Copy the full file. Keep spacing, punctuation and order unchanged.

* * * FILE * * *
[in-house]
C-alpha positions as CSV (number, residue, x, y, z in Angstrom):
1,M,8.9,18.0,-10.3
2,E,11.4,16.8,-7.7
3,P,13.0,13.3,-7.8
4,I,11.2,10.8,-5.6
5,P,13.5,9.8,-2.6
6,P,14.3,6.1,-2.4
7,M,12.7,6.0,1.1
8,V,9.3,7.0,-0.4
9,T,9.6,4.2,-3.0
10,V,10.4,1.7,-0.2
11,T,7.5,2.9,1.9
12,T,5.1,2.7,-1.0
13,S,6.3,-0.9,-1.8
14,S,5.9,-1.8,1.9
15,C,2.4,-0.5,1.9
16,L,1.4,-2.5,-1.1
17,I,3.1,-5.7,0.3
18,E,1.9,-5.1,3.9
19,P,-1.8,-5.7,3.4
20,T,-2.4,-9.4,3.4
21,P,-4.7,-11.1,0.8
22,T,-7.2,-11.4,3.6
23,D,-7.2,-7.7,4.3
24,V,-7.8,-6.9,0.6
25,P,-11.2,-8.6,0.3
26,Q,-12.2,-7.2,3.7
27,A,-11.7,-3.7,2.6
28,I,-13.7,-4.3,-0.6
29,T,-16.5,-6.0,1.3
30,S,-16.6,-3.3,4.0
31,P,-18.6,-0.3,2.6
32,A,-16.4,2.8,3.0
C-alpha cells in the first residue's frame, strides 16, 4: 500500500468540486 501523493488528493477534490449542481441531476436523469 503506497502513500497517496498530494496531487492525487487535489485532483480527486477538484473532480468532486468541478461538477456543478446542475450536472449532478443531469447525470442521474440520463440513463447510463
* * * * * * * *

[in-house]
C-alpha positions as CSV (number, residue, x, y, z in Angstrom):
1,M,8.9,18.0,-10.3
2,E,11.4,16.8,-7.7
3,P,13.0,13.3,-7.8
4,I,11.2,10.8,-5.6
5,P,13.5,9.8,-2.6
6,P,14.3,6.1,-2.4
7,M,12.7,6.0,1.1
8,V,9.3,7.0,-0.4
9,T,9.6,4.2,-3.0
10,V,10.4,1.7,-0.2
11,T,7.5,2.9,1.9
12,T,5.1,2.7,-1.0
13,S,6.3,-0.9,-1.8
14,S,5.9,-1.8,1.9
15,C,2.4,-0.5,1.9
16,L,1.4,-2.5,-1.1
17,I,3.1,-5.7,0.3
18,E,1.9,-5.1,3.9
19,P,-1.8,-5.7,3.4
20,T,-2.4,-9.4,3.4
21,P,-4.7,-11.1,0.8
22,T,-7.2,-11.4,3.6
23,D,-7.2,-7.7,4.3
24,V,-7.8,-6.9,0.6
25,P,-11.2,-8.6,0.3
26,Q,-12.2,-7.2,3.7
27,A,-11.7,-3.7,2.6
28,I,-13.7,-4.3,-0.6
29,T,-16.5,-6.0,1.3
30,S,-16.6,-3.3,4.0
31,P,-18.6,-0.3,2.6
32,A,-16.4,2.8,3.0
C-alpha cells in the first residue's frame, strides 16, 4: 500500500468540486 501523493488528493477534490449542481441531476436523469 503506497502513500497517496498530494496531487492525487487535489485532483480527486477538484473532480468532486468541478461538477456543478446542475450536472449532478443531469447525470442521474440520463440513463447510463